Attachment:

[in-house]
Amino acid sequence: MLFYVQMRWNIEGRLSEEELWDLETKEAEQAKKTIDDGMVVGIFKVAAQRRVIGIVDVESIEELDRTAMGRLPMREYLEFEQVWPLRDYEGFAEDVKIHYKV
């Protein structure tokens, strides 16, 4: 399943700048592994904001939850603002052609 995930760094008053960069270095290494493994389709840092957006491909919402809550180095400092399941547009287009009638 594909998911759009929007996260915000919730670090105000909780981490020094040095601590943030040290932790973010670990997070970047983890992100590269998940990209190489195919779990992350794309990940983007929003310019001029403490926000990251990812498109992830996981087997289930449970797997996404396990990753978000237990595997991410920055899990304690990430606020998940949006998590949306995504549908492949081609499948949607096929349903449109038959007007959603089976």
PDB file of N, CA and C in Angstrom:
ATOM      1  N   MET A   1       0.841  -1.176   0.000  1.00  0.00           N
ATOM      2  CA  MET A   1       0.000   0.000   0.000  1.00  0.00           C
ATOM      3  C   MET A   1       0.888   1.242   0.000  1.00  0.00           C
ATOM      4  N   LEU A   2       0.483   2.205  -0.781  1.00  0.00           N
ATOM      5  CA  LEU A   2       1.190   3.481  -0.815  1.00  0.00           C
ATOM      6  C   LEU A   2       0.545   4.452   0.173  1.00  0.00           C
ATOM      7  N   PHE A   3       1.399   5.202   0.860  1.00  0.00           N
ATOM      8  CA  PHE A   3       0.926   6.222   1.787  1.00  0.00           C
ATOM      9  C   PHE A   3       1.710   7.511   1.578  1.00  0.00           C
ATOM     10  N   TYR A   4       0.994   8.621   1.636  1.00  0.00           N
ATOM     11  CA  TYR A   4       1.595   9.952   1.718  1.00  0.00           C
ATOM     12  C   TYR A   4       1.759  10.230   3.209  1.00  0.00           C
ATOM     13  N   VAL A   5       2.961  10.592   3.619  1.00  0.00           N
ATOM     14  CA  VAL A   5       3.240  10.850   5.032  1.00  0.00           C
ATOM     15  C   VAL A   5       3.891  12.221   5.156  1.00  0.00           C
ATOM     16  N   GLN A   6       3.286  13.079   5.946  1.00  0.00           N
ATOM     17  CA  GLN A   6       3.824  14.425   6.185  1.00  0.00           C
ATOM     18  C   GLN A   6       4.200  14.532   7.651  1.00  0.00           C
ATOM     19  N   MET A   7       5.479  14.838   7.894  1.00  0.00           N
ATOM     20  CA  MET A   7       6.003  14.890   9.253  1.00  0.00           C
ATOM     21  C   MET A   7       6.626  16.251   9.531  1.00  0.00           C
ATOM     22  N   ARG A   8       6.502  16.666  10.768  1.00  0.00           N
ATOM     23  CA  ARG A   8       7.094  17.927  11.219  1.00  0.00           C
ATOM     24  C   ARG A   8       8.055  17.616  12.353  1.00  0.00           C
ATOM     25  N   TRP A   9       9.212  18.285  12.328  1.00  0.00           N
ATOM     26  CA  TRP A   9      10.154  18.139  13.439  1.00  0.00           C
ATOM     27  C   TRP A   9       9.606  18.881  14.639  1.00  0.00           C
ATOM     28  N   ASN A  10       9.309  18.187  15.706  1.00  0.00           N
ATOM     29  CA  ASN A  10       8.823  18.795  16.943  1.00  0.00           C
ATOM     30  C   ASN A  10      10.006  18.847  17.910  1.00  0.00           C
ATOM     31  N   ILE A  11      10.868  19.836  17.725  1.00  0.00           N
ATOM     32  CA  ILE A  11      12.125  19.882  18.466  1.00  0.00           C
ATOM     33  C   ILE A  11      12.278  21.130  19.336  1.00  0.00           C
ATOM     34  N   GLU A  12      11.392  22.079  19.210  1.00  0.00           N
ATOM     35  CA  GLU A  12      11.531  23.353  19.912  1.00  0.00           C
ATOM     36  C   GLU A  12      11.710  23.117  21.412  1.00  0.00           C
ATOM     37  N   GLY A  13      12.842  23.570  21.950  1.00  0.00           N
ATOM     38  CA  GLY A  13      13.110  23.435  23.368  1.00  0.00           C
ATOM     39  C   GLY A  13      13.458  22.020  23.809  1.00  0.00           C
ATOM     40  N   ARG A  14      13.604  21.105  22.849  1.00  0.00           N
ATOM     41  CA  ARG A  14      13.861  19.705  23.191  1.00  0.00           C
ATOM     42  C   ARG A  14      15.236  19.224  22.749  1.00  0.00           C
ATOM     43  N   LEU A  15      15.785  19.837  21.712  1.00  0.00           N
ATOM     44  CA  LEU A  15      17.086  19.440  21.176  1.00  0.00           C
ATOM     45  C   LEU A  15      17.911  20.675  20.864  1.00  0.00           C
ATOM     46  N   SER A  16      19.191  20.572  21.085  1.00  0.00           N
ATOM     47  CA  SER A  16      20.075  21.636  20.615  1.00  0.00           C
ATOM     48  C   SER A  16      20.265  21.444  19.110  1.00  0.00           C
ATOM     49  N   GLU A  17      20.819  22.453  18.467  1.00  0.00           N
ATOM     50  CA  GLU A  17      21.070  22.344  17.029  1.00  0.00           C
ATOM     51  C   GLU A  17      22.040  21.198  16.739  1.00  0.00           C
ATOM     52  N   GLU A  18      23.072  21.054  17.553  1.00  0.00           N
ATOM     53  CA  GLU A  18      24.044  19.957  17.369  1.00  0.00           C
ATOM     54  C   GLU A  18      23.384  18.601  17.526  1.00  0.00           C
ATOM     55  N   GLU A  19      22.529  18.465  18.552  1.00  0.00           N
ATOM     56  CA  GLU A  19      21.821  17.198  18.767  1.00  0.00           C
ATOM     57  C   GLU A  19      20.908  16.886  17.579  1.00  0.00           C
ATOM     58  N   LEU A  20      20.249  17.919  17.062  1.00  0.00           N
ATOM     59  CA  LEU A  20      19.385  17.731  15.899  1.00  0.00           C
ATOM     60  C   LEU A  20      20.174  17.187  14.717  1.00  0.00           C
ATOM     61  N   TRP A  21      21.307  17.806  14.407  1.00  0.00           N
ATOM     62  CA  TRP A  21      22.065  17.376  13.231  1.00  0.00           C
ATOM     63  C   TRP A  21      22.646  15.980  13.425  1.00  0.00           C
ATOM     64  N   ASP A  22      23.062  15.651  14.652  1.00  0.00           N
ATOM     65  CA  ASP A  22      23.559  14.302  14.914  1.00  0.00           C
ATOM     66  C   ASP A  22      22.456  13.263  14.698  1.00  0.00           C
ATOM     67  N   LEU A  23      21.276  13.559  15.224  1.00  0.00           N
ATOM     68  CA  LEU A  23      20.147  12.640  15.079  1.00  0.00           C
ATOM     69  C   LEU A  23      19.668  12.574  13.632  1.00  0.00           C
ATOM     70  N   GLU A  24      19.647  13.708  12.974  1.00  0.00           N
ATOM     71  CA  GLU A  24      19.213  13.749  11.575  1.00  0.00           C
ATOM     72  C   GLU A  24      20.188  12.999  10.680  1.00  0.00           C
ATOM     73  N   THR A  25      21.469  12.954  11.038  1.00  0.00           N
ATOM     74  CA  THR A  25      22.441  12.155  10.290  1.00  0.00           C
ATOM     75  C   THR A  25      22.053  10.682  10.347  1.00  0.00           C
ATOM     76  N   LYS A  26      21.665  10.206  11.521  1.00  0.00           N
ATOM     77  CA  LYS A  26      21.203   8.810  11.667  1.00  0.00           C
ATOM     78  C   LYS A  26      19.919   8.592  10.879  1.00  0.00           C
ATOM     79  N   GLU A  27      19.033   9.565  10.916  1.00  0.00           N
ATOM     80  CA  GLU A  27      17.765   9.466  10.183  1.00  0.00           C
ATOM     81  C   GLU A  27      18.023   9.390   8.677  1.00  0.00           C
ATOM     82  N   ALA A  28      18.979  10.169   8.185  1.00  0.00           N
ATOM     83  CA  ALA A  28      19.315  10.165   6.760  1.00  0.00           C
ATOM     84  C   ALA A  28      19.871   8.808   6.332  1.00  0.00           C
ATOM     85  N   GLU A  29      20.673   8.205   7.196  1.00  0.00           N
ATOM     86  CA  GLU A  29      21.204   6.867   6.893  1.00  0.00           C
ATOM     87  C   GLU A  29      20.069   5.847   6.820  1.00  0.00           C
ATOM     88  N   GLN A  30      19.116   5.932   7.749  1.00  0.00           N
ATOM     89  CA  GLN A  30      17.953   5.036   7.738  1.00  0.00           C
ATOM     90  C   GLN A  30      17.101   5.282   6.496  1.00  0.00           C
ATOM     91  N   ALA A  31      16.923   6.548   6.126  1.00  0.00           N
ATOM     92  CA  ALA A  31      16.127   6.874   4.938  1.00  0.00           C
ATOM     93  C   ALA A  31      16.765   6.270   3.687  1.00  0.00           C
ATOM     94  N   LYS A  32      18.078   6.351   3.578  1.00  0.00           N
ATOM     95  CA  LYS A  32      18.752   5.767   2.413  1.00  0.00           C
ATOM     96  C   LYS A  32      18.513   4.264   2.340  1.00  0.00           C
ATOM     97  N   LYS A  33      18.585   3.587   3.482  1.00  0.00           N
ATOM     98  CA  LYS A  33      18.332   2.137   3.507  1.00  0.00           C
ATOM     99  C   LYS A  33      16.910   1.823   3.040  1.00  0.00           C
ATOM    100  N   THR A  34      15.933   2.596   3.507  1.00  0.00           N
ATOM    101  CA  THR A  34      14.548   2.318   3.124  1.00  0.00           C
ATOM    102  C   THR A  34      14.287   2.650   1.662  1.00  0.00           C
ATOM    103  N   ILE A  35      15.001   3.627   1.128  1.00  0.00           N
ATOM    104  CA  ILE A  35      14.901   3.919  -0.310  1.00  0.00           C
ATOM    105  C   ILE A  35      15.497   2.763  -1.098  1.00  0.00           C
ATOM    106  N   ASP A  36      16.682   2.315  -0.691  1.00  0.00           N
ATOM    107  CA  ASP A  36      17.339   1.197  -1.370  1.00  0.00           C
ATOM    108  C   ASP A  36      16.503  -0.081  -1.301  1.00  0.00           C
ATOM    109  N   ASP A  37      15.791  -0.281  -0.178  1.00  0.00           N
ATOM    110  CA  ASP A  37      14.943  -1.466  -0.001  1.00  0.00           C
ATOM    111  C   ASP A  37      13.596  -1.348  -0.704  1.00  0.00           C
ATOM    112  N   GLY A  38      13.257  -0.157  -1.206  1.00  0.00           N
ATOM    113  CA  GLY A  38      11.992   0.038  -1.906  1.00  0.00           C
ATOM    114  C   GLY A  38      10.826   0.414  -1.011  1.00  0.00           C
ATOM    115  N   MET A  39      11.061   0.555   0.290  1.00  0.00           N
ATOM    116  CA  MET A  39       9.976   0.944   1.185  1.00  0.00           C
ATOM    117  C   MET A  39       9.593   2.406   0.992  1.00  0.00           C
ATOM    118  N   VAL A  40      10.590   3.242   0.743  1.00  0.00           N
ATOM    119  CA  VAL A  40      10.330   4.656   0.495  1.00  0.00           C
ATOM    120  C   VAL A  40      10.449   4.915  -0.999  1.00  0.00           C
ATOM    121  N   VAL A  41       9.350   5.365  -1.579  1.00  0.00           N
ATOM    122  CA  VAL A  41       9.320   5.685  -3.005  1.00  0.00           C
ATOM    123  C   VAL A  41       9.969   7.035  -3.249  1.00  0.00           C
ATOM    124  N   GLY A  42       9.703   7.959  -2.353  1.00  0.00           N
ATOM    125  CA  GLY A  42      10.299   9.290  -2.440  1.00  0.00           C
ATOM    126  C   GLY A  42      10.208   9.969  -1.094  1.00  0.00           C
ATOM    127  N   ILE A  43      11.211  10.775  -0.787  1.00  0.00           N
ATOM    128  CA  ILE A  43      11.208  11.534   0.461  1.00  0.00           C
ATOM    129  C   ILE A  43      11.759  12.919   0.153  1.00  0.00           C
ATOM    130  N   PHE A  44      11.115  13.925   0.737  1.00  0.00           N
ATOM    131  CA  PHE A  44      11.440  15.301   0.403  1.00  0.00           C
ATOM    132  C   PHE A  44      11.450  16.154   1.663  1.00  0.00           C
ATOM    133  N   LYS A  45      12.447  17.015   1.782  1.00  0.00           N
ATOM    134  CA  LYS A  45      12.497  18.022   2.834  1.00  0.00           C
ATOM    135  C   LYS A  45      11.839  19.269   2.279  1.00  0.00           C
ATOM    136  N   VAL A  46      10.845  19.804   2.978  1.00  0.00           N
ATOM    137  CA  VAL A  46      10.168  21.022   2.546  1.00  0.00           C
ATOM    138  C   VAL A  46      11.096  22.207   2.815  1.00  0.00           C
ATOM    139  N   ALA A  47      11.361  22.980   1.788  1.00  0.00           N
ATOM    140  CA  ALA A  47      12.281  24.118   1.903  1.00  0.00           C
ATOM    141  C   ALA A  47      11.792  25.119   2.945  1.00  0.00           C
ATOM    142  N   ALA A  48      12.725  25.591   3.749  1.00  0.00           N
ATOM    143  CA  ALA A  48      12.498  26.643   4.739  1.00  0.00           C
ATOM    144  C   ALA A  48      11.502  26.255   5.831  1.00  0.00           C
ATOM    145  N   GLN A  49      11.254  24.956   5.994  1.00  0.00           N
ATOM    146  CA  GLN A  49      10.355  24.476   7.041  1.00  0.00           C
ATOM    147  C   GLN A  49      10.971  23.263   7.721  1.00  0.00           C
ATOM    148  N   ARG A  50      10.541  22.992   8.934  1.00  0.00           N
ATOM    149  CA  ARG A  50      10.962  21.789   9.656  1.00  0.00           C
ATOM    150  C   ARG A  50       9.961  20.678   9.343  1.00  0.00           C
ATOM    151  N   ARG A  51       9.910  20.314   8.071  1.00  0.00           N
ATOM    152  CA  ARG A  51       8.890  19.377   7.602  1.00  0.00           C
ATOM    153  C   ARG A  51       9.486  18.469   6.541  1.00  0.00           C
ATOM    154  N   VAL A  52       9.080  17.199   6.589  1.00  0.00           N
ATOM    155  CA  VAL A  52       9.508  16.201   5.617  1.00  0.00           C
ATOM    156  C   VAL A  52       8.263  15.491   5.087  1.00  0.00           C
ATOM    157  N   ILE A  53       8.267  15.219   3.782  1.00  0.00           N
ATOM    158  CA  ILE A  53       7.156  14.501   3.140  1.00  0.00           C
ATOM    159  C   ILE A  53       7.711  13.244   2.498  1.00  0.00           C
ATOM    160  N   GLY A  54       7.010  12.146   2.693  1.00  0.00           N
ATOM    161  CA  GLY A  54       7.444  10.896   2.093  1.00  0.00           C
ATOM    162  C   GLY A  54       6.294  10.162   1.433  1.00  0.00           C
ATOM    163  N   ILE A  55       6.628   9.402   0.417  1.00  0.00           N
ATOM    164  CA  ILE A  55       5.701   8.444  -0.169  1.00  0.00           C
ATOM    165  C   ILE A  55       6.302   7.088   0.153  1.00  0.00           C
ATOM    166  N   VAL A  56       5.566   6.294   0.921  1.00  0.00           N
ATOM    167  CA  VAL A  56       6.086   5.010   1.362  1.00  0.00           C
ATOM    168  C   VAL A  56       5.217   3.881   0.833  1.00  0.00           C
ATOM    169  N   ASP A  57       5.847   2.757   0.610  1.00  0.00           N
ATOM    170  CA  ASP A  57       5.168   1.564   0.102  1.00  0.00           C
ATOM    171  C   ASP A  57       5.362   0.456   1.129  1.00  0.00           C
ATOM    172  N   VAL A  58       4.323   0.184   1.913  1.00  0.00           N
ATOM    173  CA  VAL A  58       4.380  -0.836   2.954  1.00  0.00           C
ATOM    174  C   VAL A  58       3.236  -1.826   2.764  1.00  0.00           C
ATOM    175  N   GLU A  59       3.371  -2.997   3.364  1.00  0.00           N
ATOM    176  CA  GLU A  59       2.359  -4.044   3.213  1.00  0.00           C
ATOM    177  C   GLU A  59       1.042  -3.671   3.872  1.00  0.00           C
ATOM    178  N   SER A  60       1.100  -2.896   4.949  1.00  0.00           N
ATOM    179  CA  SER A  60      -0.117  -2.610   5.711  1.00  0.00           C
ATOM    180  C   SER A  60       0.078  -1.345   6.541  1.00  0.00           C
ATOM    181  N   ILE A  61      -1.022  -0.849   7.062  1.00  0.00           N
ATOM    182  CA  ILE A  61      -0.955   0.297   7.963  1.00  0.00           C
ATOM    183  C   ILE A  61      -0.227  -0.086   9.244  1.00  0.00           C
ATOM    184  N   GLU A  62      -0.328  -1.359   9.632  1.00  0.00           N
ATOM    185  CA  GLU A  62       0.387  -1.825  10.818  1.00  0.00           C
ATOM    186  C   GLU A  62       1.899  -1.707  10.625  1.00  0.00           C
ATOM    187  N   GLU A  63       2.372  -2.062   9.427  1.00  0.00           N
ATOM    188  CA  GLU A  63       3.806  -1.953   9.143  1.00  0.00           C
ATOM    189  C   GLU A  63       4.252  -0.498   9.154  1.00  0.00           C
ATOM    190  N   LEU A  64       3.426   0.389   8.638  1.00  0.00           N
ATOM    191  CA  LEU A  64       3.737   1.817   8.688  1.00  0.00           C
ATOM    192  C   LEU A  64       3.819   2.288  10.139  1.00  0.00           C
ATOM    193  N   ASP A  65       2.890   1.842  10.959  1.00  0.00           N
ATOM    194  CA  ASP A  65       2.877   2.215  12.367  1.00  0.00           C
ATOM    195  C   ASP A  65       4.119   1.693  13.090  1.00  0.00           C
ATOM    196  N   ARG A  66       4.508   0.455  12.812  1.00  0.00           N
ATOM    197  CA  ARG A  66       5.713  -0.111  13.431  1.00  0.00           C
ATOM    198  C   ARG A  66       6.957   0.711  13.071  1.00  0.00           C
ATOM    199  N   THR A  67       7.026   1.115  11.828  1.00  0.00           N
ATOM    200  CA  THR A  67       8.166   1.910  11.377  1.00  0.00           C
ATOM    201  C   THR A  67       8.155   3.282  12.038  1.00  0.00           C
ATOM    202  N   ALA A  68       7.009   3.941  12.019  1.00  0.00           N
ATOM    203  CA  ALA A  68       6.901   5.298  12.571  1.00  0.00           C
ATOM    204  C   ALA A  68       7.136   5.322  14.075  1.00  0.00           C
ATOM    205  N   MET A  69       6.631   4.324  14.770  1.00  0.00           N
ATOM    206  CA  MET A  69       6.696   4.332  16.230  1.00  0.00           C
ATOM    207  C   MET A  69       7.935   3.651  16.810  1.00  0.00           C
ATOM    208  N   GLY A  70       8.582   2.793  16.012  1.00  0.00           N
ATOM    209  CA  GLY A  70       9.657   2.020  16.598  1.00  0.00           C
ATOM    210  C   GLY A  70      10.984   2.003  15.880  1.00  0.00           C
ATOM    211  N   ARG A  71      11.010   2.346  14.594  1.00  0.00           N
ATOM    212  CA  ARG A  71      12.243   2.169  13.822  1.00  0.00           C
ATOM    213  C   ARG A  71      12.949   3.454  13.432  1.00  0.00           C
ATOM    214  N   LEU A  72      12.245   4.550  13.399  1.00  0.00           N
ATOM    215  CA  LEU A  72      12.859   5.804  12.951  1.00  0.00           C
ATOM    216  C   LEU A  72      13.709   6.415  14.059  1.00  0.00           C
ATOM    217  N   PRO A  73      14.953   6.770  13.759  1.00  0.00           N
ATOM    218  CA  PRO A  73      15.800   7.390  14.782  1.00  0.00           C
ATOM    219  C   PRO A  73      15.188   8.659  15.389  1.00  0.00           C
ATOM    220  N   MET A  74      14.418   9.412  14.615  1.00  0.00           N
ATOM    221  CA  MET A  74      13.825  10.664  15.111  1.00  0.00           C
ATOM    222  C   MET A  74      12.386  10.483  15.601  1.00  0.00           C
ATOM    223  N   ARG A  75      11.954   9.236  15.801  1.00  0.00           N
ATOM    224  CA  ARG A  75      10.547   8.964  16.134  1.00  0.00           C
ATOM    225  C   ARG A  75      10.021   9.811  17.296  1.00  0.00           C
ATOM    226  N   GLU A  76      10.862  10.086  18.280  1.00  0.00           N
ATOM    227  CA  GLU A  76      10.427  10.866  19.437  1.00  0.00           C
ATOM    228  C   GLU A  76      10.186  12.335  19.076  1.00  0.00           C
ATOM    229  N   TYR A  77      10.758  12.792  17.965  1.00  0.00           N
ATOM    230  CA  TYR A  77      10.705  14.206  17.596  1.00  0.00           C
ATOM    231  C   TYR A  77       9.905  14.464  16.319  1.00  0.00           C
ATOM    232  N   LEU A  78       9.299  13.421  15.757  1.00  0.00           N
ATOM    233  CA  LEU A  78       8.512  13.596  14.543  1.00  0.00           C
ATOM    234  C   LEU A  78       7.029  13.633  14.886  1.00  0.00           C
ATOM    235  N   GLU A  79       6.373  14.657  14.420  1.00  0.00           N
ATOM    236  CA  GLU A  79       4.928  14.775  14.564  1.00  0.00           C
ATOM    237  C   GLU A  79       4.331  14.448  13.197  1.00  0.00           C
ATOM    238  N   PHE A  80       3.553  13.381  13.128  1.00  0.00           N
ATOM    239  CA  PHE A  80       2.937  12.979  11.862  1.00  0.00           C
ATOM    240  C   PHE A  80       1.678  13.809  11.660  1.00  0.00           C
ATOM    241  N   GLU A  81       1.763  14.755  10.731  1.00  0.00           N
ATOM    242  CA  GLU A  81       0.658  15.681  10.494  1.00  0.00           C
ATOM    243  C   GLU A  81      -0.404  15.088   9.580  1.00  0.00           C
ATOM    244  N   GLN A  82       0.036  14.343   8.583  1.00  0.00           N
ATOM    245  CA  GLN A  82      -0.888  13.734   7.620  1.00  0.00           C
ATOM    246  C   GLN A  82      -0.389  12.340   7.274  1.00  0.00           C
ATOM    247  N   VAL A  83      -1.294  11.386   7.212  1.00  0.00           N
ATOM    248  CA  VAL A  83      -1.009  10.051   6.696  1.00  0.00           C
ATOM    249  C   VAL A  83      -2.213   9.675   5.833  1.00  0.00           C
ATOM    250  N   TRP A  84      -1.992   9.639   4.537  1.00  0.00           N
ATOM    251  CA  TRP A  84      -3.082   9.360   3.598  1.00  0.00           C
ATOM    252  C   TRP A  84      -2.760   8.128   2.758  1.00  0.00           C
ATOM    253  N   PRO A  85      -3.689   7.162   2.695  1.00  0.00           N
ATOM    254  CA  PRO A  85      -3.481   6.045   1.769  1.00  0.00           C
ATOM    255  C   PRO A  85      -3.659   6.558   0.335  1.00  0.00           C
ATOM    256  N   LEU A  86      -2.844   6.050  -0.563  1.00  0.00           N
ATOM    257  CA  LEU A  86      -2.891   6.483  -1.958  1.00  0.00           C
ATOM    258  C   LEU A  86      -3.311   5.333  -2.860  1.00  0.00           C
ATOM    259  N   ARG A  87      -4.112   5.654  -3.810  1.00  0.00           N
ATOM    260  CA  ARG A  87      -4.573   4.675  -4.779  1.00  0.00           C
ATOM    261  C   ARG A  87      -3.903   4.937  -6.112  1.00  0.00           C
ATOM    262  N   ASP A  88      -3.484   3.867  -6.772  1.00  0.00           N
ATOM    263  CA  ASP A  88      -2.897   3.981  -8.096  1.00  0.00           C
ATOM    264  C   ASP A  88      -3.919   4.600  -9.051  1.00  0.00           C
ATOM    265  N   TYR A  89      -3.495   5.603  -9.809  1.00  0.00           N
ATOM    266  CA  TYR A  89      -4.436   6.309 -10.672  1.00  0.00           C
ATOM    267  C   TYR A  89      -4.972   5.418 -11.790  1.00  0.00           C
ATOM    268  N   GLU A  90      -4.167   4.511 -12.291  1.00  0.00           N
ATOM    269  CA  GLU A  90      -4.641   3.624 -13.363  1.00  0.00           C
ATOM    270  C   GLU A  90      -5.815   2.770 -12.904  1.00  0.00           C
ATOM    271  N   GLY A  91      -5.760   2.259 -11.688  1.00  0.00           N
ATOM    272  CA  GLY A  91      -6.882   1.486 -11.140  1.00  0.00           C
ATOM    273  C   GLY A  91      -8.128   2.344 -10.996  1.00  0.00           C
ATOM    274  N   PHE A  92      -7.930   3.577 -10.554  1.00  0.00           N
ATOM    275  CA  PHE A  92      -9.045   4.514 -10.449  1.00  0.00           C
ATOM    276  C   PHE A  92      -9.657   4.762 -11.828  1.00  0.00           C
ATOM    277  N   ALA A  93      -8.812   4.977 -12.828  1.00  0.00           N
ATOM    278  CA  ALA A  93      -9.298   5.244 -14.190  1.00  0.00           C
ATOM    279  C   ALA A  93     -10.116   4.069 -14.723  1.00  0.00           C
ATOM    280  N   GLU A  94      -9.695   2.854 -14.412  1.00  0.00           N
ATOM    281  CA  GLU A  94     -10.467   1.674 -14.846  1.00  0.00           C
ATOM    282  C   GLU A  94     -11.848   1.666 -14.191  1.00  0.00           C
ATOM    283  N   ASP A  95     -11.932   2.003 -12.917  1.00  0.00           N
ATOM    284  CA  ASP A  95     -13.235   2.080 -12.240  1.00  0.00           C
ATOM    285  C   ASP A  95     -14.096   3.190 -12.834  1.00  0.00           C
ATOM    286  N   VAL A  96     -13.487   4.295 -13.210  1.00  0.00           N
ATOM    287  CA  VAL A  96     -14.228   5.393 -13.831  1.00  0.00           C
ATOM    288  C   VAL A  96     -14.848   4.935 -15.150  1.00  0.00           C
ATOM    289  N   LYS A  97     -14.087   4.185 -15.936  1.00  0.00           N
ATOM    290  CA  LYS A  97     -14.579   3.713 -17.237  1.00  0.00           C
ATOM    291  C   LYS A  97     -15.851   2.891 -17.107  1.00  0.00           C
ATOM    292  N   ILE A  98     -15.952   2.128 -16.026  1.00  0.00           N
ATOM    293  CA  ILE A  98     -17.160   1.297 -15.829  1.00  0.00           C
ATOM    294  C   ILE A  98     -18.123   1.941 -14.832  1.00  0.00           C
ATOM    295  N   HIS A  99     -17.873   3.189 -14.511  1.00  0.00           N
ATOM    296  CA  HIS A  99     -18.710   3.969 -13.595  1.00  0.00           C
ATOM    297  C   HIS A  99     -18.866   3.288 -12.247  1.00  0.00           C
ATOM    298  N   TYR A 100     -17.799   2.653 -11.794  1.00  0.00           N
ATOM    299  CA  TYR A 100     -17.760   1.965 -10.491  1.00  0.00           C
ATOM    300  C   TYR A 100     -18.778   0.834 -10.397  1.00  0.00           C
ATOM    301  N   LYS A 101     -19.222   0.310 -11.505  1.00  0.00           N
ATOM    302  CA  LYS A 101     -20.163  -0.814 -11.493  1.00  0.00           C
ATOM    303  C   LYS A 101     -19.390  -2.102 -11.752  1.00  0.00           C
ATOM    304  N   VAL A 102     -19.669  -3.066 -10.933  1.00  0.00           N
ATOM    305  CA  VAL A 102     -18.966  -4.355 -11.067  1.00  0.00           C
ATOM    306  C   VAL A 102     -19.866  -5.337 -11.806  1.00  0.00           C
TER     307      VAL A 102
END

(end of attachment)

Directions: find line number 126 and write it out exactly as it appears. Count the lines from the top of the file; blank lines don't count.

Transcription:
ATOM    122  CA  VAL A  41       9.320   5.685  -3.005  1.00  0.00           C